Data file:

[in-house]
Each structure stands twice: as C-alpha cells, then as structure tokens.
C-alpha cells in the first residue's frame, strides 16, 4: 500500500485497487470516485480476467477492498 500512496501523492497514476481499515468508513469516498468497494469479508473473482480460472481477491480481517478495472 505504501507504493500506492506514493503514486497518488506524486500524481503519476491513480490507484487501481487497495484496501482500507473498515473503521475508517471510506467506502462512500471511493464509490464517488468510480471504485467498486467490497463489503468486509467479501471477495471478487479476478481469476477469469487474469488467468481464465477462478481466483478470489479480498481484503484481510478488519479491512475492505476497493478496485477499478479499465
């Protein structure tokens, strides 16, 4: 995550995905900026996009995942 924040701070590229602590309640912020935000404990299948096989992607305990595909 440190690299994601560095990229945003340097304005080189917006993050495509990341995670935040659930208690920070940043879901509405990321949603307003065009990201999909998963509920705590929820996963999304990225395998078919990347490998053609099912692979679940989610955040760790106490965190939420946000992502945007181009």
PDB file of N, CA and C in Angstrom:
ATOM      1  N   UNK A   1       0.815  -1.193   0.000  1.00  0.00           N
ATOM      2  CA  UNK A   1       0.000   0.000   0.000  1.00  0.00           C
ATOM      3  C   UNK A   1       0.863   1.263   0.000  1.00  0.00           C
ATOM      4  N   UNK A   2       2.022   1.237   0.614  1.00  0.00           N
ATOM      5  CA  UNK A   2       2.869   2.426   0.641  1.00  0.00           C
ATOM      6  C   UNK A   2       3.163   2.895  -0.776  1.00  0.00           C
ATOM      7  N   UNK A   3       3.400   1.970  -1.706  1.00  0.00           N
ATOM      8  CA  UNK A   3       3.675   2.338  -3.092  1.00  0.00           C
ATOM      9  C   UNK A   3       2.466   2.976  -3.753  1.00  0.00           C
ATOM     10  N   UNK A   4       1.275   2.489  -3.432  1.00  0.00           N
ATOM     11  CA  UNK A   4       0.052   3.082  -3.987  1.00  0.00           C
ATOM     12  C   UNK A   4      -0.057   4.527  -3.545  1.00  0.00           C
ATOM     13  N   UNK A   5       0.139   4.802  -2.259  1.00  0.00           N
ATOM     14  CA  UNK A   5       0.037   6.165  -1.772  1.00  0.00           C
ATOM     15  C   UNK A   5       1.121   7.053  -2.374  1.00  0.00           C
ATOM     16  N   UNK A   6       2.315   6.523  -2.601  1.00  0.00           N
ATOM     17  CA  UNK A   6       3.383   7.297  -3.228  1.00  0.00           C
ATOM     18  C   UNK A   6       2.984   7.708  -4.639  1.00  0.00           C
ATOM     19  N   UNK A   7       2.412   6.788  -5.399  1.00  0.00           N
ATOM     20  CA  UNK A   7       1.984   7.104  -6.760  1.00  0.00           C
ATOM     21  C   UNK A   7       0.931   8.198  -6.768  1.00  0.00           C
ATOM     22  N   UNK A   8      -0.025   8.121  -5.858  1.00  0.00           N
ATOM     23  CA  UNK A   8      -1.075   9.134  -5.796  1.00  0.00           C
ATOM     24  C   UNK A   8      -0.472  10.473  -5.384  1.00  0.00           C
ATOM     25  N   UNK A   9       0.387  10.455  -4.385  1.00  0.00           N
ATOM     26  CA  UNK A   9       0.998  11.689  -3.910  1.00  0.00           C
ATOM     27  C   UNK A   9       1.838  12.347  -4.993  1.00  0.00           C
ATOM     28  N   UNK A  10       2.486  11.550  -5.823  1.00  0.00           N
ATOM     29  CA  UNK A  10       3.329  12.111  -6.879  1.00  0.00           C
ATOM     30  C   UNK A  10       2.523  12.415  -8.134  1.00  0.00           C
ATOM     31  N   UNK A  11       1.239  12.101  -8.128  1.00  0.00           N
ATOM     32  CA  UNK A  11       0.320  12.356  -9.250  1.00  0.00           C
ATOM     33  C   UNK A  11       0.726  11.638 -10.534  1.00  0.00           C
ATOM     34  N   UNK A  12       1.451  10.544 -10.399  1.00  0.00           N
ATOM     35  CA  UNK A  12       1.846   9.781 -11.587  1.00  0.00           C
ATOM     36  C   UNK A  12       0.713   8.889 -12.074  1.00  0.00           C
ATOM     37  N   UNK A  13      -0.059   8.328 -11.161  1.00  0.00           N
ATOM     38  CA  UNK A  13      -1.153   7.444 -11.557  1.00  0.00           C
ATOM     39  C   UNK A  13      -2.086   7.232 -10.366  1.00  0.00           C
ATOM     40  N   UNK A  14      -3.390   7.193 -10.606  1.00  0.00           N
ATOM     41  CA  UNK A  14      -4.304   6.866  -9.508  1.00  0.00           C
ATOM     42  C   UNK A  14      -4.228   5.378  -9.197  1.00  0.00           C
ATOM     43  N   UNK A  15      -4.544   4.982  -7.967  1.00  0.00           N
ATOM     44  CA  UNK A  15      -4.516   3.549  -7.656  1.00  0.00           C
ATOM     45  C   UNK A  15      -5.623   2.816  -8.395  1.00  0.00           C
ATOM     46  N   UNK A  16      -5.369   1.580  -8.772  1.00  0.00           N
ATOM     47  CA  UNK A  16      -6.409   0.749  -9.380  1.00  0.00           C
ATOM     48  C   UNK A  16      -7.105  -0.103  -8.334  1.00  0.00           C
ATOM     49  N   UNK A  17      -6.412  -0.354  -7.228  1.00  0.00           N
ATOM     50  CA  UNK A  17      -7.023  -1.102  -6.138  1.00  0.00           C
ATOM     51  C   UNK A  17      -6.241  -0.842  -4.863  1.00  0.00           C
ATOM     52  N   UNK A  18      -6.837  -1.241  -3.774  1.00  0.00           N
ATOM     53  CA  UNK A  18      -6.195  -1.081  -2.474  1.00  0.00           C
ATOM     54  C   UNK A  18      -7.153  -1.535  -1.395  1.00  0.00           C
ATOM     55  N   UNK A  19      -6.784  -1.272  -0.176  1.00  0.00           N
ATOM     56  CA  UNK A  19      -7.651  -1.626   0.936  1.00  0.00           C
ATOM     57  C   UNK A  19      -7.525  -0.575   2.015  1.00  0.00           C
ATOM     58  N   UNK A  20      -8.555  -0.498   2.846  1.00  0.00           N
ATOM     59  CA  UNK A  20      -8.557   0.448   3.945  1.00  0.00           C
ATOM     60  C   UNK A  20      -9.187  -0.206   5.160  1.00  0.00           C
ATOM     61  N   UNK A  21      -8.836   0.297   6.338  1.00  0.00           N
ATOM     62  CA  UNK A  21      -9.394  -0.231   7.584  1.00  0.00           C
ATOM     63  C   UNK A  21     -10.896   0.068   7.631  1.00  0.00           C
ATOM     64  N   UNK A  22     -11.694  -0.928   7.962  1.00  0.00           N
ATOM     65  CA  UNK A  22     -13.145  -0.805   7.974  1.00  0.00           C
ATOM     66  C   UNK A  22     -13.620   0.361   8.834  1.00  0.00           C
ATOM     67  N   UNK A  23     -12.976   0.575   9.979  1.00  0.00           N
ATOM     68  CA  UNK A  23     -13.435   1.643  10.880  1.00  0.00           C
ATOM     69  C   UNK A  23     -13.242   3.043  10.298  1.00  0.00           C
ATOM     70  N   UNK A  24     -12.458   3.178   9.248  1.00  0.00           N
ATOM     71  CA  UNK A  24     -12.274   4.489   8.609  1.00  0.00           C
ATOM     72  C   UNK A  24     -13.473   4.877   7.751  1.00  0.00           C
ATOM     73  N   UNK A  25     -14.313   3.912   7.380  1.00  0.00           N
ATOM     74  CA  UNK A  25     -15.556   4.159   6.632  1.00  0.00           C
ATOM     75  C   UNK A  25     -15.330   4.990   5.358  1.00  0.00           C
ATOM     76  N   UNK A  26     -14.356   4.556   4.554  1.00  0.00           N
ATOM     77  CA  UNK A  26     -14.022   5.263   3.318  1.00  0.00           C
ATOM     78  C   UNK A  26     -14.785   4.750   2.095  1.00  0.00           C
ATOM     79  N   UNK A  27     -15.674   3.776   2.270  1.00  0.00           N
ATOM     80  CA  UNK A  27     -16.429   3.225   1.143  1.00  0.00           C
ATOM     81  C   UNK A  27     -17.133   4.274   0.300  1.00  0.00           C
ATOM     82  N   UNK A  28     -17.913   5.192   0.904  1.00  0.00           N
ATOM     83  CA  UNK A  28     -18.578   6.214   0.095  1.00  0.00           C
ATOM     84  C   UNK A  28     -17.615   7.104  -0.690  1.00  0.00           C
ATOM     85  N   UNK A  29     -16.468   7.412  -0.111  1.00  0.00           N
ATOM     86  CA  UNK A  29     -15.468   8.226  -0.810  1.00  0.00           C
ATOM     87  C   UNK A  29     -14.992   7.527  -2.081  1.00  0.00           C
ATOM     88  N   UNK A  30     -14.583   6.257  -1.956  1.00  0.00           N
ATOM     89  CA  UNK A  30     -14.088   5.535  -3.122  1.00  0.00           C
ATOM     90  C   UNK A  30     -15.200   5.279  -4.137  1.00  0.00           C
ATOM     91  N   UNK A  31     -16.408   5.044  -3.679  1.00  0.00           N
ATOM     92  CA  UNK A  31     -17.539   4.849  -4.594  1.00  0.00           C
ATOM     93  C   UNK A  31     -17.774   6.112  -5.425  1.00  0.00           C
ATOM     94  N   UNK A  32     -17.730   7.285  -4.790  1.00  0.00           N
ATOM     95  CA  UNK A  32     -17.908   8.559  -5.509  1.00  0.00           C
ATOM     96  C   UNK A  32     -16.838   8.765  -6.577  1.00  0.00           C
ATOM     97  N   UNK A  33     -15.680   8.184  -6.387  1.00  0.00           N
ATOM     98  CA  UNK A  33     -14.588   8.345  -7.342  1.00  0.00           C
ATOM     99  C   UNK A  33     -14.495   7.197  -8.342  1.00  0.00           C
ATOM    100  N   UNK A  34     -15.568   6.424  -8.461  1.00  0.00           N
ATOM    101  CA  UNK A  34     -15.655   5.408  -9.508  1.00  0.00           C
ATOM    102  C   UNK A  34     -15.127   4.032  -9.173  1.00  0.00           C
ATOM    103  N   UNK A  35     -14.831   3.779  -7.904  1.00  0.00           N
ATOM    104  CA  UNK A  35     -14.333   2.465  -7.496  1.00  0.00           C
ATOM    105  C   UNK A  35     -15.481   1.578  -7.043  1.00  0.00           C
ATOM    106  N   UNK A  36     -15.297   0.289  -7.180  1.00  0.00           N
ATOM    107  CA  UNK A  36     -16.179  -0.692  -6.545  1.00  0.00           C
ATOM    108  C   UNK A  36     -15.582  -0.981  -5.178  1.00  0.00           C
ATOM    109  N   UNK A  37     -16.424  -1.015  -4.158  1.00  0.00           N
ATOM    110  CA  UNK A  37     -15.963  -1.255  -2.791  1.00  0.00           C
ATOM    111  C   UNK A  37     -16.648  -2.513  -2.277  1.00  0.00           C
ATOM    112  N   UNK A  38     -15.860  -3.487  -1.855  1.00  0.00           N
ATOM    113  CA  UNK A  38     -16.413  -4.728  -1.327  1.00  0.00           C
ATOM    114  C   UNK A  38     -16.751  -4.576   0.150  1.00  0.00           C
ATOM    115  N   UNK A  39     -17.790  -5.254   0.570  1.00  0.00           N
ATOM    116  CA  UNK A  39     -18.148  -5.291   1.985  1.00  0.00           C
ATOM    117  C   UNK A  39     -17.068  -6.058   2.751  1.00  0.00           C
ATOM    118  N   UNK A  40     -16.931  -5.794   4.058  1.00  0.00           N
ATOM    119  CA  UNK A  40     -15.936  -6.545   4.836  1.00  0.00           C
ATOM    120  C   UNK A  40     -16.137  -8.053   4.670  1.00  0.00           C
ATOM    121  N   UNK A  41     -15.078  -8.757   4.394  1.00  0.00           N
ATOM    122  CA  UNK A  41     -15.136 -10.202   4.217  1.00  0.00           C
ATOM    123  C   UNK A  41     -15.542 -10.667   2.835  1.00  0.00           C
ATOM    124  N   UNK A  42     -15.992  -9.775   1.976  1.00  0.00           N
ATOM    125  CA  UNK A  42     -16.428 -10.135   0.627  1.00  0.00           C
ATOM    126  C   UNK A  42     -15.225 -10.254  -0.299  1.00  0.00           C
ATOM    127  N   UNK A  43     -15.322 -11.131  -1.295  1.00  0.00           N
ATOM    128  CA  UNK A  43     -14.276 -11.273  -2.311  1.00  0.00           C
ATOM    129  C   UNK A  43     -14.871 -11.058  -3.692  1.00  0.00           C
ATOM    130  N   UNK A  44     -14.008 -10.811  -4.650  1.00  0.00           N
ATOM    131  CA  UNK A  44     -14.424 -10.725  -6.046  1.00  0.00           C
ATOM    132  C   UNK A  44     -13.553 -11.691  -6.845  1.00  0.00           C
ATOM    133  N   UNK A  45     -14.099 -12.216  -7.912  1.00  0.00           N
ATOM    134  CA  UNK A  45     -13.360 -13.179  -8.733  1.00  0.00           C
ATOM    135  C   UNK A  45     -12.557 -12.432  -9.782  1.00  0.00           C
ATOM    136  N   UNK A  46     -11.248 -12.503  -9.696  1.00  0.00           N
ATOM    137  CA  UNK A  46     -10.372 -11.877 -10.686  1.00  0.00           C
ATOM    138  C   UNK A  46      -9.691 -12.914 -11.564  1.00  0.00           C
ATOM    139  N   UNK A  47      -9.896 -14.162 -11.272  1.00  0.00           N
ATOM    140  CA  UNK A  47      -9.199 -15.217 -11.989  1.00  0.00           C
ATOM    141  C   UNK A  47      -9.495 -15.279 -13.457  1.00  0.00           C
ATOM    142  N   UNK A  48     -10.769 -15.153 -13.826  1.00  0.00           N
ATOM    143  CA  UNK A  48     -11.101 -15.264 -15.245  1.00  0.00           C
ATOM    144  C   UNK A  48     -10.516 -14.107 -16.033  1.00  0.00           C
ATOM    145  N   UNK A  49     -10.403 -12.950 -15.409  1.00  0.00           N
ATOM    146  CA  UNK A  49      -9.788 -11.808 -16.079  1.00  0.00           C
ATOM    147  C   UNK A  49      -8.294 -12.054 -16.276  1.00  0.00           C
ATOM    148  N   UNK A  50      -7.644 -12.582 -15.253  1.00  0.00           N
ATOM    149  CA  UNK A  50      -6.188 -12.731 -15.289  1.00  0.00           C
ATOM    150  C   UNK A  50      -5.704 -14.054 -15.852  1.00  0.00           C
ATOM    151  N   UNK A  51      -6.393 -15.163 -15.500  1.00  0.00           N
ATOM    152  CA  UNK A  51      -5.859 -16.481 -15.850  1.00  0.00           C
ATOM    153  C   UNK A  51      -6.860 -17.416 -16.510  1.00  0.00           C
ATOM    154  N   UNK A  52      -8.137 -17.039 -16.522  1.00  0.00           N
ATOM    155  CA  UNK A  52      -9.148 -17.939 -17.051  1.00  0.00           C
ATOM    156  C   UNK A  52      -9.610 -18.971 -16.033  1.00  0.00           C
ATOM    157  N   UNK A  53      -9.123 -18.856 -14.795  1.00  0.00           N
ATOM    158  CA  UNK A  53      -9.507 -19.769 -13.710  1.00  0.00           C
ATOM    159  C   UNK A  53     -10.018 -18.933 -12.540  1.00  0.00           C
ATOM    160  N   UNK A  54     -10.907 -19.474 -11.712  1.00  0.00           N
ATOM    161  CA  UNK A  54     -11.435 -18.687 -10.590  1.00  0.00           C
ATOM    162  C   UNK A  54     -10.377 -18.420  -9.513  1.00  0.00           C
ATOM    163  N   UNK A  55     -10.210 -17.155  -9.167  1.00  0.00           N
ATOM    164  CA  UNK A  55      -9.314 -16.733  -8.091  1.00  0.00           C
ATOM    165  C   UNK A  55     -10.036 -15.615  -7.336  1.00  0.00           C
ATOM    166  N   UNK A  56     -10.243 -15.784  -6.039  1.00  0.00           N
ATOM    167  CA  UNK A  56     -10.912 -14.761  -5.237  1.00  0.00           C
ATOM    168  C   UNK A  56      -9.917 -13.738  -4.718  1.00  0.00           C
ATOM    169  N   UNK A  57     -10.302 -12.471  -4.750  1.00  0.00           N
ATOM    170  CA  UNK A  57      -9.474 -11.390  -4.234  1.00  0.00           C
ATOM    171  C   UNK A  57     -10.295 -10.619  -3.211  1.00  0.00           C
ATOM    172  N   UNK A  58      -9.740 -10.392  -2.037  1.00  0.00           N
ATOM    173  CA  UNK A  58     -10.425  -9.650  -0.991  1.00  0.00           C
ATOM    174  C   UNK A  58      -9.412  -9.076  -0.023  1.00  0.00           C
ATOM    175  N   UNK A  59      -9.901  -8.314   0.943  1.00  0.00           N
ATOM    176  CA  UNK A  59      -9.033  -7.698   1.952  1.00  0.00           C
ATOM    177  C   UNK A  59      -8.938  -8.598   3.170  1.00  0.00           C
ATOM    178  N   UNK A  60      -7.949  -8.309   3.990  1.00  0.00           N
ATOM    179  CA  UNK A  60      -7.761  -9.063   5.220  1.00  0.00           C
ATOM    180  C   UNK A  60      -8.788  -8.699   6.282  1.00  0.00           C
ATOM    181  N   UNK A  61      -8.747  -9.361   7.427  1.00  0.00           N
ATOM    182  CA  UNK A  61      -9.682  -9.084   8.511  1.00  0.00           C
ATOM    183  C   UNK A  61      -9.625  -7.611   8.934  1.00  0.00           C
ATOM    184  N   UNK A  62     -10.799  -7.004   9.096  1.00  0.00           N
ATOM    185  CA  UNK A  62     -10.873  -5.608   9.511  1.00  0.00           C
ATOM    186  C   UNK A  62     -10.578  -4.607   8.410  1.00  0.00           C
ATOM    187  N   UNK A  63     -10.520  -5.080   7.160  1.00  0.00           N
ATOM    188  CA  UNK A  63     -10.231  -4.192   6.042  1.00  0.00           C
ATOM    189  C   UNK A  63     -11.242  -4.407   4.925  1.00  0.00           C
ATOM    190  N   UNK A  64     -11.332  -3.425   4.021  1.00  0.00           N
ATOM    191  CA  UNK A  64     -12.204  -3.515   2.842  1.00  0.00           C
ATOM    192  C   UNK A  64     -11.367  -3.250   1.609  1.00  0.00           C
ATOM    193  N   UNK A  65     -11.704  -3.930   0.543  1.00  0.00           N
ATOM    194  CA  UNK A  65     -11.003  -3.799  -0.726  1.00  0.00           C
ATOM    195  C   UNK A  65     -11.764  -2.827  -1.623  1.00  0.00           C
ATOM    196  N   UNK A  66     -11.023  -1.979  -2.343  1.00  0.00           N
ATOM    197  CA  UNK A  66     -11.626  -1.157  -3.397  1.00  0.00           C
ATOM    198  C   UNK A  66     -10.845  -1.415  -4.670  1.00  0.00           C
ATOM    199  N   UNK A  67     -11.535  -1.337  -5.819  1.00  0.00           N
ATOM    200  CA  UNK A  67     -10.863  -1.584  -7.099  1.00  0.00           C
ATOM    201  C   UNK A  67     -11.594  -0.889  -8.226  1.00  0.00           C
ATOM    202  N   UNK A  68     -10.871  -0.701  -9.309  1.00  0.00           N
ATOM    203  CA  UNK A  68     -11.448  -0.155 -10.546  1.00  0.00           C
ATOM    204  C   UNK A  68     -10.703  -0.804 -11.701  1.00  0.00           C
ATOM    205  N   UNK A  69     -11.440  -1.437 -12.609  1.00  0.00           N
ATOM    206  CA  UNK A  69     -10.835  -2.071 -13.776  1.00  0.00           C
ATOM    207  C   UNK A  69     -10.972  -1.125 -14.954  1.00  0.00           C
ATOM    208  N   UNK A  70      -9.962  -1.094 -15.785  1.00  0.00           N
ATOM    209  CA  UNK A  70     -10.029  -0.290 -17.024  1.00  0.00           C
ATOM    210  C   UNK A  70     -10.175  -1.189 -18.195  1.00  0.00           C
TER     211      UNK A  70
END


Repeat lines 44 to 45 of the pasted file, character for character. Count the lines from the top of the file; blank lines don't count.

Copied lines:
ATOM     39  C   UNK A  13      -2.086   7.232 -10.366  1.00  0.00           C
ATOM     40  N   UNK A  14      -3.390   7.193 -10.606  1.00  0.00           N